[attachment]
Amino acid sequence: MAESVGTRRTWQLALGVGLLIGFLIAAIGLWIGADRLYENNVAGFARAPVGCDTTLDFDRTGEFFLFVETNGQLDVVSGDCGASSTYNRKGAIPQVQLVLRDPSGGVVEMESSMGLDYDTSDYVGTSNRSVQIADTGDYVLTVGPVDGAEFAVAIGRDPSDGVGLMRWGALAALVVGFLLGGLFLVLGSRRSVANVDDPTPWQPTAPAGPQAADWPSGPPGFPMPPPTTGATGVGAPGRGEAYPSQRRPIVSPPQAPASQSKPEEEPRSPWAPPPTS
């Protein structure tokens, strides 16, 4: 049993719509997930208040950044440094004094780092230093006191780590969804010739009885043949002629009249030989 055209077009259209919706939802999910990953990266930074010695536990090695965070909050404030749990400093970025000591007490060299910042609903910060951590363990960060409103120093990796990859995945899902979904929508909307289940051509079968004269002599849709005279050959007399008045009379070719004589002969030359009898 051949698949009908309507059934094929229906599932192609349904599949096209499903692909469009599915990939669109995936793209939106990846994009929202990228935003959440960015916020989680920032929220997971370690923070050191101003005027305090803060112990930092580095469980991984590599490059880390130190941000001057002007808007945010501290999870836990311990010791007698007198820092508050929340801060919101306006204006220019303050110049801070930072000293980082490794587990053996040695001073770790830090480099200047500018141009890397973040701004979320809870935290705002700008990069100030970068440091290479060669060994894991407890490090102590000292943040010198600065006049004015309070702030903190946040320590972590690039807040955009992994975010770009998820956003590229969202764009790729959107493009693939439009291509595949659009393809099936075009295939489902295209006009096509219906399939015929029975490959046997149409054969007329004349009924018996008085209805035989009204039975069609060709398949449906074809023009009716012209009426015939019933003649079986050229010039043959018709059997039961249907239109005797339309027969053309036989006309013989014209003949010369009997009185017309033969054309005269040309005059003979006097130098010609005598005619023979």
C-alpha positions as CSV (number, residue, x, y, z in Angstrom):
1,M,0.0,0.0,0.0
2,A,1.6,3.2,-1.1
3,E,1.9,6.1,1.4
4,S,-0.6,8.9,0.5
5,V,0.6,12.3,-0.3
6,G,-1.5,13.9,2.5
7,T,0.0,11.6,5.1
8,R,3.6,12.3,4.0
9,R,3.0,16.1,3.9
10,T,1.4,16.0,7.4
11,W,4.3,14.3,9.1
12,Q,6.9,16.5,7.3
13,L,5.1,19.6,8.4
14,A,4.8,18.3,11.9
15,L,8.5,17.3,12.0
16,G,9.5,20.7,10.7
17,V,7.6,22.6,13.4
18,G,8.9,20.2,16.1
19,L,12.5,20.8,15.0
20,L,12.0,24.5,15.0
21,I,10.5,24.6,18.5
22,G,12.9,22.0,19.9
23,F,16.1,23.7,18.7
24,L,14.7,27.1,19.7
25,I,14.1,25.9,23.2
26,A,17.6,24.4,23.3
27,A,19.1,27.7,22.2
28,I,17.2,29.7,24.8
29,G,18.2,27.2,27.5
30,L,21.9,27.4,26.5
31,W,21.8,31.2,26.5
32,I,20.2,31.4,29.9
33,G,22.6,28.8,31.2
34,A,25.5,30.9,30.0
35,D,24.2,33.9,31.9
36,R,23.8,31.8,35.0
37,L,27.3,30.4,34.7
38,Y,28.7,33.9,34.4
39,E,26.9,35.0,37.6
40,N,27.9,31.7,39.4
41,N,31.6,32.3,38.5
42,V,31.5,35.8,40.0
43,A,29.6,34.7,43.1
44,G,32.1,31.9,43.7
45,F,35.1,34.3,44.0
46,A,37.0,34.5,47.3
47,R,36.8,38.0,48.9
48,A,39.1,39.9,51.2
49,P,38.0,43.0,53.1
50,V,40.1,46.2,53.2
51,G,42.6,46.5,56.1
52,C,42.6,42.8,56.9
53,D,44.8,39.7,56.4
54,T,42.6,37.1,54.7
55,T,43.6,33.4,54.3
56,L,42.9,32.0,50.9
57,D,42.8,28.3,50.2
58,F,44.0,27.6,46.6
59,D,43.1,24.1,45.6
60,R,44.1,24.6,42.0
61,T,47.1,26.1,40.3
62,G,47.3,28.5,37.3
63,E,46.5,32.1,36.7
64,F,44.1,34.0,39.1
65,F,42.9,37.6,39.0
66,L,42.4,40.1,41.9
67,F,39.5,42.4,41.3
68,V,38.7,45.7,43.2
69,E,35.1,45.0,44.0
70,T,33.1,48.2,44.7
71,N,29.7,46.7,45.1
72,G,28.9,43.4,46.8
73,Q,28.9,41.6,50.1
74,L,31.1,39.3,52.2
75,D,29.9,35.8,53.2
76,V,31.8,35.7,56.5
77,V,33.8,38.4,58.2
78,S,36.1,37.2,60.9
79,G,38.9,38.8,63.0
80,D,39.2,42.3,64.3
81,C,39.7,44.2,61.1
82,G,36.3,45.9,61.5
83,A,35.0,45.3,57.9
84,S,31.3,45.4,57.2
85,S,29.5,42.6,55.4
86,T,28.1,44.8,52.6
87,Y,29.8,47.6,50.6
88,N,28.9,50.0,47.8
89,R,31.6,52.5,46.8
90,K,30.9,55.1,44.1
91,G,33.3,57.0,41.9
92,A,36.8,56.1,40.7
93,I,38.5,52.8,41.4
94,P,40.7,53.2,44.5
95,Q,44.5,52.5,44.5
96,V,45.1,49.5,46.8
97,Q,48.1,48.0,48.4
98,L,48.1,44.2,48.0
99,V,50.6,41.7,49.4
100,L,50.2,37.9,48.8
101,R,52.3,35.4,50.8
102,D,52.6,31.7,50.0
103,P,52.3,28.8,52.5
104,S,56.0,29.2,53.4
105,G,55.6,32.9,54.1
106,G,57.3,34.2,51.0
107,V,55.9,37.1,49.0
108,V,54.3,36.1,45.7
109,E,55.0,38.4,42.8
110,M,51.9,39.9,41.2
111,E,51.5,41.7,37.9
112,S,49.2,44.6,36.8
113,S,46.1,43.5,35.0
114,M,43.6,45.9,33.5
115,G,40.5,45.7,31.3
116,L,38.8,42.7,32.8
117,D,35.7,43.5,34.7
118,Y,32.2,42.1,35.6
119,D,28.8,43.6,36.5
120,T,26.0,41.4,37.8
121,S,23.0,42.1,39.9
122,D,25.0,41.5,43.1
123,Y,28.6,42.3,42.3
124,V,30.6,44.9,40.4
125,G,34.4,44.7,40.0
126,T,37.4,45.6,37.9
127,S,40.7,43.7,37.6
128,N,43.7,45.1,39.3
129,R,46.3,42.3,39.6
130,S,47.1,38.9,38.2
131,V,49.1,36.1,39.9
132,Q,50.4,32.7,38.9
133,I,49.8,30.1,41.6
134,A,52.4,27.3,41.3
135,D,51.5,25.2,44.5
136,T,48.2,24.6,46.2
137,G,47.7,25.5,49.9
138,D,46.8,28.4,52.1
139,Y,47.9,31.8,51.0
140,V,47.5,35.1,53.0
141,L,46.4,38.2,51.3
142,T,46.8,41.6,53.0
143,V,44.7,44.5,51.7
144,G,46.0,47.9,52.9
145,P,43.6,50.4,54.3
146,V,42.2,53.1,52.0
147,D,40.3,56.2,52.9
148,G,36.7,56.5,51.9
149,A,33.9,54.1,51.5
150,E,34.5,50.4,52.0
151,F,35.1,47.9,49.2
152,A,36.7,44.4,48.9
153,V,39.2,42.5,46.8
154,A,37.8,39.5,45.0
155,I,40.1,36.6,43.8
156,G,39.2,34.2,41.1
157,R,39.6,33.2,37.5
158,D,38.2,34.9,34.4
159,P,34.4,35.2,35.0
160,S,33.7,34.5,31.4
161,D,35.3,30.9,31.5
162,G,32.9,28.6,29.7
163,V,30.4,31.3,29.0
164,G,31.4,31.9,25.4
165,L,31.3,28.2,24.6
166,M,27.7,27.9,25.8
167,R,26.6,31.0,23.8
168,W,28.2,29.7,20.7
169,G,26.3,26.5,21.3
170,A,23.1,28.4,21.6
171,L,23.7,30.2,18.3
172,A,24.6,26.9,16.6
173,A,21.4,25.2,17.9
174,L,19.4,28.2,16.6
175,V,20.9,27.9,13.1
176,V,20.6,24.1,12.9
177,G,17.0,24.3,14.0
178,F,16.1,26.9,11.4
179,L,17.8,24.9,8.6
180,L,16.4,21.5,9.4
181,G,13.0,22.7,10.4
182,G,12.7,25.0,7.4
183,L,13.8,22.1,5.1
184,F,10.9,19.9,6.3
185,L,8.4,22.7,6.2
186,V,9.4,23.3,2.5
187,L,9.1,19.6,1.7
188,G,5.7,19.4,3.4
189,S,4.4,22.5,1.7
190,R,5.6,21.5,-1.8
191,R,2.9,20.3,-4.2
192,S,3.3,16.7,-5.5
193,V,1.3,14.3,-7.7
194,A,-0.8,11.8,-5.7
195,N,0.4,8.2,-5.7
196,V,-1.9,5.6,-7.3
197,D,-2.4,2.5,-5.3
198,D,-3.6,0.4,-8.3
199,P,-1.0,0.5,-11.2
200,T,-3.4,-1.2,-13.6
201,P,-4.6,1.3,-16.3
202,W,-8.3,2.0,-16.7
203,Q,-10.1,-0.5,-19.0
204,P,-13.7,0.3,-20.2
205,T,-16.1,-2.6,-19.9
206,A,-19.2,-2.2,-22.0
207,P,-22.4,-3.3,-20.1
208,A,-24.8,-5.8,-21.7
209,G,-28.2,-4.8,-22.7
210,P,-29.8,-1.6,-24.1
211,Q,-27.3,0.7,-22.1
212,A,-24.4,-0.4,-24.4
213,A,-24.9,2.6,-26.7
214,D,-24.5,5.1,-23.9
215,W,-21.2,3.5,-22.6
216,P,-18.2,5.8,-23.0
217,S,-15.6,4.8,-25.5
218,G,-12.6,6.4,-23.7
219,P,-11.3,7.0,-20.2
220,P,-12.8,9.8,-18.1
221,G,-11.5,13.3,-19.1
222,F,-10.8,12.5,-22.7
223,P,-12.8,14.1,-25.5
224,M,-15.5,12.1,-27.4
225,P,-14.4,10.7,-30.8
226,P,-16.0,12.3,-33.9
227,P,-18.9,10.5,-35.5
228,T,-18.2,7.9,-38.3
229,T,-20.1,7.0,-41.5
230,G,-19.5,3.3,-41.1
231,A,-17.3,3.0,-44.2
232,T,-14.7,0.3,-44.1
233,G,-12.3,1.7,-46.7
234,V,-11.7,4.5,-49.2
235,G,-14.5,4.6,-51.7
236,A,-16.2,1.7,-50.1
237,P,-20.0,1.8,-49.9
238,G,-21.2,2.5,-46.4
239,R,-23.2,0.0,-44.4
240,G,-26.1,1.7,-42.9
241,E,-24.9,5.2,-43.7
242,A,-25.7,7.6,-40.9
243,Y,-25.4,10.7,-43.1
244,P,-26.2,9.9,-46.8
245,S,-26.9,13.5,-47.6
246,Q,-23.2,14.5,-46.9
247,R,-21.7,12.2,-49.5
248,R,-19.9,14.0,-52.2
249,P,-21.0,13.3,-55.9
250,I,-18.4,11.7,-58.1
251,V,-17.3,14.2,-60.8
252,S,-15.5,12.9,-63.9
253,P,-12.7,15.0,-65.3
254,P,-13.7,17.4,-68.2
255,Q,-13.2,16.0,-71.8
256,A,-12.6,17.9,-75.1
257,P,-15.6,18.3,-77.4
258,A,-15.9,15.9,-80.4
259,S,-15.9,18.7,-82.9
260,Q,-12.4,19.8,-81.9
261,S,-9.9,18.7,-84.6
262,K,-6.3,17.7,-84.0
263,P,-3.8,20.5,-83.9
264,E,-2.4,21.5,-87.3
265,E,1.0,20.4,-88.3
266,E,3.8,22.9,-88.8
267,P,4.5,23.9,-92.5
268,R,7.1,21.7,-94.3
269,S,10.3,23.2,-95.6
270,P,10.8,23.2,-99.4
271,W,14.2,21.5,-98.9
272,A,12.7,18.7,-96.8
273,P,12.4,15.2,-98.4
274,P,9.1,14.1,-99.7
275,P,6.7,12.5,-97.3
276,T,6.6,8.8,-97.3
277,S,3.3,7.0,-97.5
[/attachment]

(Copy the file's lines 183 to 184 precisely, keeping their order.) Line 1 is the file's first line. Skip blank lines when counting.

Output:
180,L,16.4,21.5,9.4
181,G,13.0,22.7,10.4